and employment, regardless of gender.  (Education Code section 
            200; Government Code sections 12920, 12921, 12940, and 12955.)

          3)Prohibits discrimination based on specified enumerated 
            characteristics, including sex and gender.  (Education Code 
            sections 220, and 66270; Government Code sections 12920, 
            12921, 12940, and 12955.)

          4)Authorizes the Fair Employment and Housing Commission and the 
            Department of Fair Employment and Housing to perform certain 








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            functions to eliminate discrimination in employment and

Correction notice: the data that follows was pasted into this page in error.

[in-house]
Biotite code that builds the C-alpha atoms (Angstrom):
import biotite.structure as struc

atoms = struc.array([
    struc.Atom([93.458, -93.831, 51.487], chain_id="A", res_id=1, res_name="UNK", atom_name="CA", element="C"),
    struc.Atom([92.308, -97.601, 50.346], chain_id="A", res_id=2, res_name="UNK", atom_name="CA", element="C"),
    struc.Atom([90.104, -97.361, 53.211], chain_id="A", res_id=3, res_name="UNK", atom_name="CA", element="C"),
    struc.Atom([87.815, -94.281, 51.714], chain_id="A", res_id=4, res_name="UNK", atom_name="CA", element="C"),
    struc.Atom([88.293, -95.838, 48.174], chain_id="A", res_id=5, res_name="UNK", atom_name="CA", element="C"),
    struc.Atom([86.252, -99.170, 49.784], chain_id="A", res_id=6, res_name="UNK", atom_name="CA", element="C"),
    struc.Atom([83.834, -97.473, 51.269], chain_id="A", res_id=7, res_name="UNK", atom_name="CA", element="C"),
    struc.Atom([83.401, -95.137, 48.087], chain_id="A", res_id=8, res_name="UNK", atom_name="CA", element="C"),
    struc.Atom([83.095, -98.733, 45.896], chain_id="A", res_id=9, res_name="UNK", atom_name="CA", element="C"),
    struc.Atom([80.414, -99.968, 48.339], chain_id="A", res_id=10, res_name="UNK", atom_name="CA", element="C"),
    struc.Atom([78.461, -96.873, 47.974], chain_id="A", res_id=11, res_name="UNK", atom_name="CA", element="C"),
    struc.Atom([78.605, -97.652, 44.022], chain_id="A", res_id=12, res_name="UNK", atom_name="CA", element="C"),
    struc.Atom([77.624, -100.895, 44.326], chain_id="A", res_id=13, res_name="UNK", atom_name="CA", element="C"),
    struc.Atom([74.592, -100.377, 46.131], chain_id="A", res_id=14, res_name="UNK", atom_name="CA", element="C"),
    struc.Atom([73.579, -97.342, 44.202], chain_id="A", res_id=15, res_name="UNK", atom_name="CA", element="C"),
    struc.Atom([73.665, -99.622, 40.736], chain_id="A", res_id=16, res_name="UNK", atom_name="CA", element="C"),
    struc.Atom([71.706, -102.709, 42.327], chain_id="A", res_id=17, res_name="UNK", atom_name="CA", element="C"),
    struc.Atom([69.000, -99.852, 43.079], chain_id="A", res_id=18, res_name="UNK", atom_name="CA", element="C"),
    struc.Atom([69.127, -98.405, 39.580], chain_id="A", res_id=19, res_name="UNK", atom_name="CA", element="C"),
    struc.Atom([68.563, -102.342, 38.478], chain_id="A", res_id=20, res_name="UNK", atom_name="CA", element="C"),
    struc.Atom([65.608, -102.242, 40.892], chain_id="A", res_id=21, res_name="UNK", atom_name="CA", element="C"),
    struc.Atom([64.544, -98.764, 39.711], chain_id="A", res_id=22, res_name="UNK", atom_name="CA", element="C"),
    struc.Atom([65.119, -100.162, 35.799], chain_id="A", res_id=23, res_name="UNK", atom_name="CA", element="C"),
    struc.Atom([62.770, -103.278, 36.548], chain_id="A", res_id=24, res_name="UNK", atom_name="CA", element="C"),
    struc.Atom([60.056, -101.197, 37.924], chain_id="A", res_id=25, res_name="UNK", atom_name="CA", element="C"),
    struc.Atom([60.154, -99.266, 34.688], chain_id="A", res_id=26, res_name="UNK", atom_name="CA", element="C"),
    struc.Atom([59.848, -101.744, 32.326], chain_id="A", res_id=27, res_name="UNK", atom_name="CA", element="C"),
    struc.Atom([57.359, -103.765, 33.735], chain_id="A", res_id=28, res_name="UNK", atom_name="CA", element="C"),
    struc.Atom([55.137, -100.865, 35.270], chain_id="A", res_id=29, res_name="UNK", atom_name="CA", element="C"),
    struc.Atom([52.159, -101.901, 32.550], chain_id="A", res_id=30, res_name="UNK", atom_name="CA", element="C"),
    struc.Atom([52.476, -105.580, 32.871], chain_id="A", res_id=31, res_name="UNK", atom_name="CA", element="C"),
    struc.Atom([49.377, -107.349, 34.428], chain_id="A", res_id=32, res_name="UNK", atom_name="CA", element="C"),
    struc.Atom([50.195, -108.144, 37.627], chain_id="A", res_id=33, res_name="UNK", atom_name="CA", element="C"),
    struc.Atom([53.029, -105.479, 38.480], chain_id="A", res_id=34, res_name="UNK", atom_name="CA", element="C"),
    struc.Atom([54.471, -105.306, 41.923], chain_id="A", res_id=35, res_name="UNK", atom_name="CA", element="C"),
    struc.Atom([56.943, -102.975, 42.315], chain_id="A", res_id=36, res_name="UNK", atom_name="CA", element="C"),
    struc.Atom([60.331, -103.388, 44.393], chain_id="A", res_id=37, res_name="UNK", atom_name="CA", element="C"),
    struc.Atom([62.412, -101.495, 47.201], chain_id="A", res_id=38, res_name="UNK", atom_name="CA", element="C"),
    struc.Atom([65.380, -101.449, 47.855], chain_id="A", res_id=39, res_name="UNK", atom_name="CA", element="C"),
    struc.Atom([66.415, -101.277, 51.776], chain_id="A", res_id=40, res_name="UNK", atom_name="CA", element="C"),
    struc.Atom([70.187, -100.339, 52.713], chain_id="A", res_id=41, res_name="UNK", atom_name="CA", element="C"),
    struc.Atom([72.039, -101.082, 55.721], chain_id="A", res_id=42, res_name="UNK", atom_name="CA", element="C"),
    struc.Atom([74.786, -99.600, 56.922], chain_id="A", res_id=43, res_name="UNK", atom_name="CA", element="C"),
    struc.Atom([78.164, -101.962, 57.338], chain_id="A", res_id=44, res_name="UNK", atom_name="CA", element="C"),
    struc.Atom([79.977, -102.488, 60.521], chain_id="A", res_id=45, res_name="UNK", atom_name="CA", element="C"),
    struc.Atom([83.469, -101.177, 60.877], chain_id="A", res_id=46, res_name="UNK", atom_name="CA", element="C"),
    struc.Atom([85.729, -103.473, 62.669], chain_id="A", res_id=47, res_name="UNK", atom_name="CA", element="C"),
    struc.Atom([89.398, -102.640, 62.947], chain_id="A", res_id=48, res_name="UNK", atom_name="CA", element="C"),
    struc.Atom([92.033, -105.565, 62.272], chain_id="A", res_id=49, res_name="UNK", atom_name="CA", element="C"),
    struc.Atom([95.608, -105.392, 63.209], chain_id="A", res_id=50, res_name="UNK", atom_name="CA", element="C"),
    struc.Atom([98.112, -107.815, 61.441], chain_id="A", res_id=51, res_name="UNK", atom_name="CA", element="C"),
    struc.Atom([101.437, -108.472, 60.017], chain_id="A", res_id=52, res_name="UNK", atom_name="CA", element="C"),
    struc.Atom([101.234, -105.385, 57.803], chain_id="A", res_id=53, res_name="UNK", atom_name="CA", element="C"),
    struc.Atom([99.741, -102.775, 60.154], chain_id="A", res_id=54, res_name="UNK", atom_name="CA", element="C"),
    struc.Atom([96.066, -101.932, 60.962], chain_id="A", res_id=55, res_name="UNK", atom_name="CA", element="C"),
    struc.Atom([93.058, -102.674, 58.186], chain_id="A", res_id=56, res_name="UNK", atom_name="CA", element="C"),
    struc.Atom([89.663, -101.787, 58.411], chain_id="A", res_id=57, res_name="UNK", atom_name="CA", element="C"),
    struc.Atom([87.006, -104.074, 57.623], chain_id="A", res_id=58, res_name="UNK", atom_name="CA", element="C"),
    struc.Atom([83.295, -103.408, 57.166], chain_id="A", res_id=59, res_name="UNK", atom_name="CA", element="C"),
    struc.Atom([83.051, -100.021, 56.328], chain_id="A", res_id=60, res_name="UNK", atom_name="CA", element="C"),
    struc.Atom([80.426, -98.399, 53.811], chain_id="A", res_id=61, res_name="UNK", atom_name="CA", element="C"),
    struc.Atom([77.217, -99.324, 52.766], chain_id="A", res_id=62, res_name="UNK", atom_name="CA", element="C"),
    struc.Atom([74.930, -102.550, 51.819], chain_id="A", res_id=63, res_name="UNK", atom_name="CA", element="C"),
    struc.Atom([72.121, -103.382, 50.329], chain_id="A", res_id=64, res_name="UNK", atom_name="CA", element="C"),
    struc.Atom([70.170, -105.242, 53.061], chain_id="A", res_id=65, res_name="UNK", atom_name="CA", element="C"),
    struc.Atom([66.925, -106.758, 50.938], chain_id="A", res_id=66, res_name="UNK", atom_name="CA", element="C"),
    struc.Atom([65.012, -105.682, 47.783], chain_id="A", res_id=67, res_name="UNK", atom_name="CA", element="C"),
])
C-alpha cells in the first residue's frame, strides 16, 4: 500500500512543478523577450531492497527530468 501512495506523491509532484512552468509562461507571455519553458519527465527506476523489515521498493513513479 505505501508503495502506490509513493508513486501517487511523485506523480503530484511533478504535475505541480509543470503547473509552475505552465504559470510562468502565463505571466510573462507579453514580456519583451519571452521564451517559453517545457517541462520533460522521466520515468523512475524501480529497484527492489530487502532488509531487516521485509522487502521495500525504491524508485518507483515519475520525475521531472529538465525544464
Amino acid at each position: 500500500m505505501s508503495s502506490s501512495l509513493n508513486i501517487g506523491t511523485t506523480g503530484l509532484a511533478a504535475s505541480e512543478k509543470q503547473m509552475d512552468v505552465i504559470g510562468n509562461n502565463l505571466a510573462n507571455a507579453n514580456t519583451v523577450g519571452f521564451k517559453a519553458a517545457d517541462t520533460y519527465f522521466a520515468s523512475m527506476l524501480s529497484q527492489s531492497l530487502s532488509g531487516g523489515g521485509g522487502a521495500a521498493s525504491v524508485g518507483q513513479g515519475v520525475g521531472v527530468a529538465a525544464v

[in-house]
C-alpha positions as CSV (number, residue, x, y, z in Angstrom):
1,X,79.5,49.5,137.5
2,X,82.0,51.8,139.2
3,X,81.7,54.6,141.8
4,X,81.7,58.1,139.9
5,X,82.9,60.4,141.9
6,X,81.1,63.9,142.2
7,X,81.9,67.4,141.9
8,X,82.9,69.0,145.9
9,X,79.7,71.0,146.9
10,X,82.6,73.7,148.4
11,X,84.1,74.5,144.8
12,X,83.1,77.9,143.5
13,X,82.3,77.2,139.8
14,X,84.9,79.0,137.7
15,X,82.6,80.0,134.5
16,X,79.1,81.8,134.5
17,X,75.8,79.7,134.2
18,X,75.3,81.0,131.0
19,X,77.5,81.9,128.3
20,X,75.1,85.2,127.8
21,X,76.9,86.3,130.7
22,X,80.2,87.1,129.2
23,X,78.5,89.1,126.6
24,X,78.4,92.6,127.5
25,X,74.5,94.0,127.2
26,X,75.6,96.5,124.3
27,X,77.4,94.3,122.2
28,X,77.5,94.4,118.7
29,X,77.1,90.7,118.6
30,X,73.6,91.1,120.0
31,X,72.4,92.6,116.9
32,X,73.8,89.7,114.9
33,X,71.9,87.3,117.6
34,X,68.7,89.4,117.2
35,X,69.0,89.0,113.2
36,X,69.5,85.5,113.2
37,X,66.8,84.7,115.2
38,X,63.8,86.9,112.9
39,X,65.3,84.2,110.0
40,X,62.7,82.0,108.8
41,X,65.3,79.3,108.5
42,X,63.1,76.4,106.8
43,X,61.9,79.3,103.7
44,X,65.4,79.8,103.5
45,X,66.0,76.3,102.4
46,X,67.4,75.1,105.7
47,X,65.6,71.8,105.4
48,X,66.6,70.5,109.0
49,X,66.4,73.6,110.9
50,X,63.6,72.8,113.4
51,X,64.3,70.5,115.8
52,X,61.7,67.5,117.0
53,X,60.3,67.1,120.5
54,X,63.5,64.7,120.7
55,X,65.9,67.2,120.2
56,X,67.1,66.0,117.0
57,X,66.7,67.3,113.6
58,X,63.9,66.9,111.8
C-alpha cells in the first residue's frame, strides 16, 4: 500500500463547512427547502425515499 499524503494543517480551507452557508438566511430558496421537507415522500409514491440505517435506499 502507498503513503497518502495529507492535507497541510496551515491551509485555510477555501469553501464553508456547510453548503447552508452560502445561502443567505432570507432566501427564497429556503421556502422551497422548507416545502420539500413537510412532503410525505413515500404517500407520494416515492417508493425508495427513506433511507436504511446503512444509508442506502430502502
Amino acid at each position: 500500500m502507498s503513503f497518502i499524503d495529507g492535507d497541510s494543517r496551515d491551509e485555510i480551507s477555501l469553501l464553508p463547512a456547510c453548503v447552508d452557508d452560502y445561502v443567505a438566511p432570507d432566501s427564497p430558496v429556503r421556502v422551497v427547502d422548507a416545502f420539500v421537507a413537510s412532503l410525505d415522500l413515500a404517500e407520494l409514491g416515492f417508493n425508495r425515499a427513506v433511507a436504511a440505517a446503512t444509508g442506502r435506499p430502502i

housing on the basis of sex and other enumerated 
            characteristics.  (Government Code section 12930.)

          5)Requires an employer to allow an employee to appear or dress 
            consistently with the employee's gender identity.  (Government 
            Code section 12955.)

           COMMENTS  :  This bill, sponsored by Equality California and 
          Transgender Law Center, seeks to reduce confusion among those 
          who bear the responsibility of ensuring that current 
          anti-discrimination laws are enforced.  The measure would make 
          non-substantive changes to the definition of gender in certain 
          anti-discrimination laws by expressly adding the terms "gender 
          identity" and "gender expression" where only the term "gender" 
          currently appears, and would define gender expression as meaning